Guest column: Politicians get big favor with IRS-backed spending accounts

By Steve Harry

What are 527 accounts and why should the voters of Michigan care?

I've been all worked up about Lansing Mayor Virg Bernero's 527 account since September 2009, when I read an article in the Lansing State Journal by Derek Melot. I looked up the contribution and expenditure detail on the IRS website, typed it all into a spreadsheet and posted it to my own website for all to see.

The issue of City Administrative Account funds being spent on personal expenses also was addressed by Angela Wittrock of mlive.com earlier this year.

So what's so troubling about Bernero's "City Administrative Account"?

These 527 accounts are named for section 527 of the Internal Revenue Service Code, which pertains to political organizations. Essentially, it says income spent by an organization on political activities is exempt from taxation, and that includes expenditures relating to an elected office "which, if incurred by the individual, would be allowable as a deduction under section 162 (a)."

But Section 162, Trade or Business Expenses, has little to do with political organizations. It exempts "the ordinary and necessary expenses paid or incurred … in carrying on any trade or business ..." and holding public office can be considered a trade. Section 162 is mentioned in the description of purpose for the City Administrative Account in both its Notice of Section 527 Status for the IRS and its articles of incorporation for the Michigan Department of Licensing and Regulatory Affairs.

I think what's wrong with accounts like the City Administrative Account is that it appears that a lot of the money is being spent on Bernero's personal living expenses, rather than the "ordinary and necessary expenses" of carrying out his mayoral duties. On my website, there is a list of expenditures sorted by purpose, and all you have to do is see how many of them are for "meals" and "meals & entertainment" to make you think that the account is just a tax-free supplement to the mayor's salary. The fact that the money comes from companies that do business with the capital city is troubling, too, but it would be less so if it was actually spent on city business.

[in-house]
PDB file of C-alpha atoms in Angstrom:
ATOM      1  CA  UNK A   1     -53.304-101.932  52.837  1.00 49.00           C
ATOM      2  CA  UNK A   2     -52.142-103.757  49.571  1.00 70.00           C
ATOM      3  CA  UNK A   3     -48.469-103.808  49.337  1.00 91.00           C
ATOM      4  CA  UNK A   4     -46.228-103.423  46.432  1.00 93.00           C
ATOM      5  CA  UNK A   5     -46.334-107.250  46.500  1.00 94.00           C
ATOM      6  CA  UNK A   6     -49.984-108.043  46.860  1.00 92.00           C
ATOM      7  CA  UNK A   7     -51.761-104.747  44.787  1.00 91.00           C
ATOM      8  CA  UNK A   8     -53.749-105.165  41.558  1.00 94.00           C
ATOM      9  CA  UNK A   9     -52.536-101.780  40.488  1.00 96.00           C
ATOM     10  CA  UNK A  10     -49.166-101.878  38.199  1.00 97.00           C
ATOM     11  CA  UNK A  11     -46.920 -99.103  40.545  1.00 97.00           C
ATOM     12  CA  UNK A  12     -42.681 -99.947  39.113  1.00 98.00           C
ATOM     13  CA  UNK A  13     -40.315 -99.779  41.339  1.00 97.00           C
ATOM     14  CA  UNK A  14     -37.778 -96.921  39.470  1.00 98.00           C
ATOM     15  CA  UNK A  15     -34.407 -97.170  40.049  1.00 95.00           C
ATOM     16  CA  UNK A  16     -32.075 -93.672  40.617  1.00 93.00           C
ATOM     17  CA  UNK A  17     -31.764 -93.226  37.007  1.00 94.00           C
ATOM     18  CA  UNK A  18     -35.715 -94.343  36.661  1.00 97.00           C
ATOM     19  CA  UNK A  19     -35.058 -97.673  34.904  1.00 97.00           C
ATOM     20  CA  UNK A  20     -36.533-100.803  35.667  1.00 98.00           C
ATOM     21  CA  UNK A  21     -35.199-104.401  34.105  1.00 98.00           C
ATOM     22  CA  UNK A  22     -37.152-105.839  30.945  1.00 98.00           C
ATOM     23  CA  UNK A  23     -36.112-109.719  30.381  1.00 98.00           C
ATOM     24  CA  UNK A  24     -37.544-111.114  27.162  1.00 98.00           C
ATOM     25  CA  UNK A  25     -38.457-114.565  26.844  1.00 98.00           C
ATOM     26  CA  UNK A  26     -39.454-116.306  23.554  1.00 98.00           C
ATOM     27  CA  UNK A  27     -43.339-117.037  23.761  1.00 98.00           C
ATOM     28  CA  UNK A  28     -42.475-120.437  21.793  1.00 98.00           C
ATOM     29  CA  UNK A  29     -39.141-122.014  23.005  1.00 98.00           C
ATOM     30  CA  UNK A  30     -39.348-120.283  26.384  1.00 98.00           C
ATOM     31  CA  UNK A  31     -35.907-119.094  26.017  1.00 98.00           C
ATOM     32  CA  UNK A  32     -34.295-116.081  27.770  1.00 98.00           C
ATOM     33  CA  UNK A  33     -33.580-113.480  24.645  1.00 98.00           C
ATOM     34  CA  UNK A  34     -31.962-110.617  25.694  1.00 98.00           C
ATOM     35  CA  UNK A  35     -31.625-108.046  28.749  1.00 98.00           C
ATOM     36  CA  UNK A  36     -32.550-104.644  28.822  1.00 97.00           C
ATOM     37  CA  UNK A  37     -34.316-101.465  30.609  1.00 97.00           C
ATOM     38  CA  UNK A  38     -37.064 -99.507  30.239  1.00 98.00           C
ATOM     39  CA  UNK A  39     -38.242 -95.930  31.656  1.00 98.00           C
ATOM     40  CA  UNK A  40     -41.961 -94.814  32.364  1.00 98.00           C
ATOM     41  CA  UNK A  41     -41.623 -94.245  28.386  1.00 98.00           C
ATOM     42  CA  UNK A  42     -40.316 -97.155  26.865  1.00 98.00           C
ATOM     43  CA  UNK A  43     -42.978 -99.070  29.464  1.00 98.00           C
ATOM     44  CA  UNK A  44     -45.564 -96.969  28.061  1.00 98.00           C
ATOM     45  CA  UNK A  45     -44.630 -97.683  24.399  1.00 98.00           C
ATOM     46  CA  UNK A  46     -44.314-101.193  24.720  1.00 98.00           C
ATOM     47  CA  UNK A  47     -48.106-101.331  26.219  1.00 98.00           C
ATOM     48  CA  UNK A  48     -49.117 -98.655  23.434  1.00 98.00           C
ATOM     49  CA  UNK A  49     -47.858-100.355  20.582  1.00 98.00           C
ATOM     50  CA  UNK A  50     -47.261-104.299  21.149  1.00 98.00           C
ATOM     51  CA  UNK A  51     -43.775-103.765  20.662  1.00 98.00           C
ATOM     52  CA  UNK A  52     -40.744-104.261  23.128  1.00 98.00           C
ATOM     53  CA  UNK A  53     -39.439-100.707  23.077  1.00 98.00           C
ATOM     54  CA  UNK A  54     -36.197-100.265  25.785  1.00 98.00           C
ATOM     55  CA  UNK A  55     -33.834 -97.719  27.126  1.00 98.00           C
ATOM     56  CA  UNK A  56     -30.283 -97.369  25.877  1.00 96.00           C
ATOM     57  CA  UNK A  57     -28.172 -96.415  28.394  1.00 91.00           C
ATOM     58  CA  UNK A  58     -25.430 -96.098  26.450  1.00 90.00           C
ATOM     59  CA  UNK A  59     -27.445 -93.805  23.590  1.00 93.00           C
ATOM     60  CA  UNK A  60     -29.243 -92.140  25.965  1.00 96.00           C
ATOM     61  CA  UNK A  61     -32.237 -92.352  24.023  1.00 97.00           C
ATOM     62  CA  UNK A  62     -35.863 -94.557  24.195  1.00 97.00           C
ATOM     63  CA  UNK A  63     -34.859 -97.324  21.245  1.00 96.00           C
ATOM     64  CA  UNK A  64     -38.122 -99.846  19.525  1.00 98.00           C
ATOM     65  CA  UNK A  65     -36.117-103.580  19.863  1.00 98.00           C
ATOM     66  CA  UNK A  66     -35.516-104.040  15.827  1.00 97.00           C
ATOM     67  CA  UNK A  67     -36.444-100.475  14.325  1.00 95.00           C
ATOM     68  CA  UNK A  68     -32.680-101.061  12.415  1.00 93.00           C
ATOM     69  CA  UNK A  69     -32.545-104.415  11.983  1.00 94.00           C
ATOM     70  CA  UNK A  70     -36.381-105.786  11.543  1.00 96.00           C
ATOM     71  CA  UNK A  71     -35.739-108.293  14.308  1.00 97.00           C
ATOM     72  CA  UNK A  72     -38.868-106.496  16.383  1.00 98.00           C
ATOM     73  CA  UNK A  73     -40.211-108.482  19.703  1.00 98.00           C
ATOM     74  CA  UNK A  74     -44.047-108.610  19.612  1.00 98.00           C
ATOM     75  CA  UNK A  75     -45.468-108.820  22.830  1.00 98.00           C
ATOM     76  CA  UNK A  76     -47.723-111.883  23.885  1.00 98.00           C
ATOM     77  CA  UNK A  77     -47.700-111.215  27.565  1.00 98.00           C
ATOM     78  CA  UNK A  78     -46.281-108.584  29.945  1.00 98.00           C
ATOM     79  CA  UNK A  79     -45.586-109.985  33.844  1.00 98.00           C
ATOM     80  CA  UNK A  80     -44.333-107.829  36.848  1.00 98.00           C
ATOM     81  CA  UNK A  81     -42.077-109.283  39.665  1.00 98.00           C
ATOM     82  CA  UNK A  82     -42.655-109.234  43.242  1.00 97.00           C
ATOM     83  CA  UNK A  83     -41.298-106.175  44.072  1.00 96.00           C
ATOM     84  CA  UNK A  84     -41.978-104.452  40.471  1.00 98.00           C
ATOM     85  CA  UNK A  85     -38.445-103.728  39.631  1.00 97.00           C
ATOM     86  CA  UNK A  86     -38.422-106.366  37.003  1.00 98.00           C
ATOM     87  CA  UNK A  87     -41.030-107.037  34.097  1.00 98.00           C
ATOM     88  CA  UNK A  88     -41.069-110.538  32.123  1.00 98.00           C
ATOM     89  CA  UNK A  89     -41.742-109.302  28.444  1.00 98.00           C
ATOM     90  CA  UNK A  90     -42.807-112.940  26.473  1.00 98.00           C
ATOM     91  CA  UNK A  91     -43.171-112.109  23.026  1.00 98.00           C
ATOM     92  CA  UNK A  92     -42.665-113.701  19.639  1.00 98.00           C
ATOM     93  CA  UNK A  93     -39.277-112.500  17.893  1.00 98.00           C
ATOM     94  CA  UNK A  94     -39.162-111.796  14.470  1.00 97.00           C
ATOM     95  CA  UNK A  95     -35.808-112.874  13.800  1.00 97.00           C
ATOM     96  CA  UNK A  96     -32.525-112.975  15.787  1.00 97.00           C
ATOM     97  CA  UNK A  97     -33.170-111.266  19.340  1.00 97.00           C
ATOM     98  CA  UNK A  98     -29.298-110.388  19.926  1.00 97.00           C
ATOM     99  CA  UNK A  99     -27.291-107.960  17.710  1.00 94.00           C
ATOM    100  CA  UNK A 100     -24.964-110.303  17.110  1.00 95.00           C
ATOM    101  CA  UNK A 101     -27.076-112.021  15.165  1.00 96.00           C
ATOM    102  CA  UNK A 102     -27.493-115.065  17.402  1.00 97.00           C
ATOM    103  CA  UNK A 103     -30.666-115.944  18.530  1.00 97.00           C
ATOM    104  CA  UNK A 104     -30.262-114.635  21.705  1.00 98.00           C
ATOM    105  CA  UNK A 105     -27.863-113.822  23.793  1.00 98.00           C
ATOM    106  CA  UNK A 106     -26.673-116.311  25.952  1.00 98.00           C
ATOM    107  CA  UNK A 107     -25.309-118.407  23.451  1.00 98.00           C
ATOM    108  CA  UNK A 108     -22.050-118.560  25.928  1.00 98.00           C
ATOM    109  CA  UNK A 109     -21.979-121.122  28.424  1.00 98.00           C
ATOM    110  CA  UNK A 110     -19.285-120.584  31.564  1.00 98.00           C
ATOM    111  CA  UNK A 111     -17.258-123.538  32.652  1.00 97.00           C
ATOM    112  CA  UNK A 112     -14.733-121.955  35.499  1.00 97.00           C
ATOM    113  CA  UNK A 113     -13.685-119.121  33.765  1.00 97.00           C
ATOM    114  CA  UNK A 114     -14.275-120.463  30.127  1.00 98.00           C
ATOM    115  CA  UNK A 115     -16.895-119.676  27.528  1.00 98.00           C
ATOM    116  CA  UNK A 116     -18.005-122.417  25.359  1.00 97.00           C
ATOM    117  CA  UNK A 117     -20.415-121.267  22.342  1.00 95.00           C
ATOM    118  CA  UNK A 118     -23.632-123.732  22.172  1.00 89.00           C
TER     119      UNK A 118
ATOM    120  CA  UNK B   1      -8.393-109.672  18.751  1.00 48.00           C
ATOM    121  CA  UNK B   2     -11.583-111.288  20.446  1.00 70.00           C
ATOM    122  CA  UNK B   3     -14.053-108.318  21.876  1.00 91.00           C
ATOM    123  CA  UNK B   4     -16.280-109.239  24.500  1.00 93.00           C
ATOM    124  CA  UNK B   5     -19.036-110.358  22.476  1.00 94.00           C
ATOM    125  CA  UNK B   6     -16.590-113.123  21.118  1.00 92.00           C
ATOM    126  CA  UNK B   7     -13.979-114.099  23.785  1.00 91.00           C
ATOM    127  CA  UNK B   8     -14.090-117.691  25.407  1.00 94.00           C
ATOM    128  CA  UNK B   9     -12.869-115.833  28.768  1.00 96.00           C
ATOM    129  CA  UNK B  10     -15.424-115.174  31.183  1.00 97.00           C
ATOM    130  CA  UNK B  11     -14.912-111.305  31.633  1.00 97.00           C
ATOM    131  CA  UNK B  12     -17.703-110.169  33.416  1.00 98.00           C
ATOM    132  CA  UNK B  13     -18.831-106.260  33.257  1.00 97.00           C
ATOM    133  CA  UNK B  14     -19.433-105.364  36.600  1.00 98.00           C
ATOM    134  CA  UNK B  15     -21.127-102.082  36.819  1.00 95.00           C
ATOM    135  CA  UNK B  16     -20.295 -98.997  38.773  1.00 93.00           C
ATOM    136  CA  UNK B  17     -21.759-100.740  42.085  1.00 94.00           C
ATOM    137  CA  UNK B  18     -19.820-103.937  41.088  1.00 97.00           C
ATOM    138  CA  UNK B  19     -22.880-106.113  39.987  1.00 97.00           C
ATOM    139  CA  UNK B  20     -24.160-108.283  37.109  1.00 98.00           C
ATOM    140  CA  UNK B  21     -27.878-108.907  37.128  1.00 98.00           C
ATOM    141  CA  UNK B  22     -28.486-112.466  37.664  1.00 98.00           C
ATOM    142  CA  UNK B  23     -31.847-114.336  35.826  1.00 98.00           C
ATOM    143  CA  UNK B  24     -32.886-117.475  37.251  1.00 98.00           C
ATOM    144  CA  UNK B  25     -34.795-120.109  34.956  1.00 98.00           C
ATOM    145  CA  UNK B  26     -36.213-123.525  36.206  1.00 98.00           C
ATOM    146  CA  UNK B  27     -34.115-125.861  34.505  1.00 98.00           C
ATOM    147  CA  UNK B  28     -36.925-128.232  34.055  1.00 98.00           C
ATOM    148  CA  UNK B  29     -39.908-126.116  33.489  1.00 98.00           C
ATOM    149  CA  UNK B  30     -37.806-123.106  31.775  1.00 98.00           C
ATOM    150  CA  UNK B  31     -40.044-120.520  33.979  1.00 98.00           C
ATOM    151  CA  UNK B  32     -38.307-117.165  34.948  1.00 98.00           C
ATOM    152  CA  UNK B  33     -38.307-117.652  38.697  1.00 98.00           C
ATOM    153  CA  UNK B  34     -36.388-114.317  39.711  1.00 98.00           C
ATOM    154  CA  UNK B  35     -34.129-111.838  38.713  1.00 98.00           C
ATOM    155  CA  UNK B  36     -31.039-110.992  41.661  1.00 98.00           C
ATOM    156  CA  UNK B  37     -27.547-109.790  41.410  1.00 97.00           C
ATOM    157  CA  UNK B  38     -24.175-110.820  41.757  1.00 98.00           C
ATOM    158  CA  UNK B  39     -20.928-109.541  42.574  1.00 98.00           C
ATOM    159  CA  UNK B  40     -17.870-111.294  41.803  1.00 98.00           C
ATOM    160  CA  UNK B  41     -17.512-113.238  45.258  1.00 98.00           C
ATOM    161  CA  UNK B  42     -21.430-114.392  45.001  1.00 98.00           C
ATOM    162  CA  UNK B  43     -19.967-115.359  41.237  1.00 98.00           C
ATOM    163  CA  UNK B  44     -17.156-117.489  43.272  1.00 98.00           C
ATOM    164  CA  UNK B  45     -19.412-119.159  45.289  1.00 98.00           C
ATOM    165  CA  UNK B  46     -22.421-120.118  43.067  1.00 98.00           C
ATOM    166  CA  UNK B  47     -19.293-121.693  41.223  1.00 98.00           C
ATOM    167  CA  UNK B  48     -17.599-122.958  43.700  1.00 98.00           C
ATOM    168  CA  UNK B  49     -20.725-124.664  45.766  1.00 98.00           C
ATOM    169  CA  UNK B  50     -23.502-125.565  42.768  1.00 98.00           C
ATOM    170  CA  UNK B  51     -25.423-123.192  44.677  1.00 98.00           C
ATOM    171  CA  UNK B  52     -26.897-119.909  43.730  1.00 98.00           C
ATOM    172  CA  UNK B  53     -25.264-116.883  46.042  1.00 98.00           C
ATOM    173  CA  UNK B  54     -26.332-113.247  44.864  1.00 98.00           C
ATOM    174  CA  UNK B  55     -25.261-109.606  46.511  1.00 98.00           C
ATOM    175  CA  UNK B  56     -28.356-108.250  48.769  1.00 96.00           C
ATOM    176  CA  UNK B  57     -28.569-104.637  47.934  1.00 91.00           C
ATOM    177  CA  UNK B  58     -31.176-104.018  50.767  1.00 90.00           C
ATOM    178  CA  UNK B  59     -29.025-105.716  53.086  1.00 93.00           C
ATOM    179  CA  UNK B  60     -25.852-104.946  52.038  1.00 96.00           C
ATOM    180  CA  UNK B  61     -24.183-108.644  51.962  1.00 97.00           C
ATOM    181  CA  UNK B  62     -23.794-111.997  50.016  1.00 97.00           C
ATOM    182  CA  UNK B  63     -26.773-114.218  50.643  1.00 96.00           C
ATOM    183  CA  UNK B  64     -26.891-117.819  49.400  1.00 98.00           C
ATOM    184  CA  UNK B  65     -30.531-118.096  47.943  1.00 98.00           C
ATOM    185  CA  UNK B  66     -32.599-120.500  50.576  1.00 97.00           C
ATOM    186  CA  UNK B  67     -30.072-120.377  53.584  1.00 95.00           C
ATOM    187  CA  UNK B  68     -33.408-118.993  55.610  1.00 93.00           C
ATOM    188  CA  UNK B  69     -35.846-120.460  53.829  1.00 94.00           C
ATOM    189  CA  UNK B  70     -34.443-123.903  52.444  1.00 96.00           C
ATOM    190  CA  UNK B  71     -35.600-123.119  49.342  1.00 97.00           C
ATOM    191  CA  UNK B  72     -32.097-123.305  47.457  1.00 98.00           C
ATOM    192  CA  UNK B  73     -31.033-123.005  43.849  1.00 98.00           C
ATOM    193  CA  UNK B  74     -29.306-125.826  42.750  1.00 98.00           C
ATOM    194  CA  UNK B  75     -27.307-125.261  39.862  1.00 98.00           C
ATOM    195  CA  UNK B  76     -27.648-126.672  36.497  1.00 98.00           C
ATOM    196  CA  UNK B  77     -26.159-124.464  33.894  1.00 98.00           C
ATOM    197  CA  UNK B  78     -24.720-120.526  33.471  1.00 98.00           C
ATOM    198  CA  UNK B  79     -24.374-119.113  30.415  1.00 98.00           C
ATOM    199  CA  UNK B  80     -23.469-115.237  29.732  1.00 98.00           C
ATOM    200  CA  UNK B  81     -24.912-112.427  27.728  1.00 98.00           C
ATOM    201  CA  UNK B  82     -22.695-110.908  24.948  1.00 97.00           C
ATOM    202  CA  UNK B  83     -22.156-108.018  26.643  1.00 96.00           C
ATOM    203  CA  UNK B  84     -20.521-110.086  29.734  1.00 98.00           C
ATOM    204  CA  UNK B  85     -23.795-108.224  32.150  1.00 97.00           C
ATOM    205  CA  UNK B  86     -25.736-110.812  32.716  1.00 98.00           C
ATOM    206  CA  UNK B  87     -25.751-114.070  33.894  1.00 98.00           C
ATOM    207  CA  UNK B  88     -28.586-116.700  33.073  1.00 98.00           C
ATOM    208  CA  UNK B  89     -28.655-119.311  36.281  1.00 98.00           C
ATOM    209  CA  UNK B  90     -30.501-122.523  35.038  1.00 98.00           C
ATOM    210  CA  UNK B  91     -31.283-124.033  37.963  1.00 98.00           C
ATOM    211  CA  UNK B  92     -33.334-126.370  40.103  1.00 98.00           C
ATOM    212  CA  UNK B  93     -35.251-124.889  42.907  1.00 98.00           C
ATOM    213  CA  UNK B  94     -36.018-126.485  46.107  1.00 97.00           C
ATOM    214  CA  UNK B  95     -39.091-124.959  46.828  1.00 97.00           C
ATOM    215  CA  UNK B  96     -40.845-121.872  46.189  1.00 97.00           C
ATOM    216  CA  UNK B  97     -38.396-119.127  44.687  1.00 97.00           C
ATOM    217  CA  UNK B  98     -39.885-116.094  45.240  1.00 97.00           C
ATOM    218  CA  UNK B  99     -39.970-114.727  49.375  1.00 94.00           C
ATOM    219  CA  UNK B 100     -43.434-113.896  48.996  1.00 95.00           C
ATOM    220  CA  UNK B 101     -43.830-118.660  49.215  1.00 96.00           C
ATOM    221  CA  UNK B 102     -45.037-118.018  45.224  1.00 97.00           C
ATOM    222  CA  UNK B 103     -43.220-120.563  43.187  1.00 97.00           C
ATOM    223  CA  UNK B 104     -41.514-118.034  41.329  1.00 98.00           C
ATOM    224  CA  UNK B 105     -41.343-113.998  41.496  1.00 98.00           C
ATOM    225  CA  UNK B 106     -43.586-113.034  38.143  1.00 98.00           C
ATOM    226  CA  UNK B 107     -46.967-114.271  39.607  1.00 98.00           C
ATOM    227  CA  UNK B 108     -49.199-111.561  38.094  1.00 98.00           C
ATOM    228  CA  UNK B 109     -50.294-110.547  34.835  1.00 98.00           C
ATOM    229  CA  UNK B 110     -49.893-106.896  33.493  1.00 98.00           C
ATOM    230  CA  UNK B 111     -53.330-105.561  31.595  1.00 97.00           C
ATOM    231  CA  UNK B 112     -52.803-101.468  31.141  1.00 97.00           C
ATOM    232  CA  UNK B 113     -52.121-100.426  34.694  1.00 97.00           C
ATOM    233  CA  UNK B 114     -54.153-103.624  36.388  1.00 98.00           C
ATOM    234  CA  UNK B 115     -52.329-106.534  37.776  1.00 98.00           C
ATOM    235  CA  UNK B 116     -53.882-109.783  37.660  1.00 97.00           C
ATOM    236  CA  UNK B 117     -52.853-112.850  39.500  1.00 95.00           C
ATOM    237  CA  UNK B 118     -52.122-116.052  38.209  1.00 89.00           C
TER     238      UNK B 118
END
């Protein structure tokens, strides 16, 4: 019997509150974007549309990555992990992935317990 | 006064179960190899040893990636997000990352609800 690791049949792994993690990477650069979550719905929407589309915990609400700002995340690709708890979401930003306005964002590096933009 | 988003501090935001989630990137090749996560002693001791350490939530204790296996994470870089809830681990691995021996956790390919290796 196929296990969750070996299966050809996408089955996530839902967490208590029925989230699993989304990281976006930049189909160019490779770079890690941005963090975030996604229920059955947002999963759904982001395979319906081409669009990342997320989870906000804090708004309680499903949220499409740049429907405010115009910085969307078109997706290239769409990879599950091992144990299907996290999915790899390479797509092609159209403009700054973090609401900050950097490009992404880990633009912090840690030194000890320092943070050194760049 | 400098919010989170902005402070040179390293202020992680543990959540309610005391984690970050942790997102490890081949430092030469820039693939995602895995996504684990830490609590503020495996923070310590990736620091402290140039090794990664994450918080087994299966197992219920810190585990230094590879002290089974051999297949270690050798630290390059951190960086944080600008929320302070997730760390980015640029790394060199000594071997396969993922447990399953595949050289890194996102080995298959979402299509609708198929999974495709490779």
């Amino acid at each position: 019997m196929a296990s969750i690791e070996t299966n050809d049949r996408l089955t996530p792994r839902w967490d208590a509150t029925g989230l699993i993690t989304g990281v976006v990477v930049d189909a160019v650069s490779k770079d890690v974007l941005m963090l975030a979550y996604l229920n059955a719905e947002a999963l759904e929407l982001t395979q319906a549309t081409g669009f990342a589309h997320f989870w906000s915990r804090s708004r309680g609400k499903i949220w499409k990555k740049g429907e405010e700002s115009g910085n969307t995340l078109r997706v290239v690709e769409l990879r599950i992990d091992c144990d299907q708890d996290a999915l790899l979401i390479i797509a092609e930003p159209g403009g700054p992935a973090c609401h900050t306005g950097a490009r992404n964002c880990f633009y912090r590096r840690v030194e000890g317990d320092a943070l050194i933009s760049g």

I've asked the Lansing City Council to pass an ordinance banning 527 accounts for Lansing's elected officials, but I've also reported Virg to the IRS. There is a form for that on the IRS website. If the IRS finds that any of those expenses are not job-related, he'll have to pay taxes on them out of his own pocket.

But he is far from the only elected official in Michigan to have a 527 account. Attorney General Bill Schuette has one. Schuette’s predecessor, Mike Cox, had one, too.

Does having these conduits between deep-pocketed businesses and individuals and our elected officials make Michigan a better place?

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Comments

Catasetumkid
Thu, 08/23/2012 - 12:20pm
Good work, Steve Harry, and I agree with you 100%, something needs to be done about this. I wish that our elected officials had to live like their constituents, and I certainly wish they all spent time with poor people so they could gain some empathy. Will the Bridge please put the Republicans in the headline as well as Virg next time? Geez, Steve mentions 2 republicans, one dem, and sure enough, the democrat is where you put the emphasis, and the headline. Thanks in advance.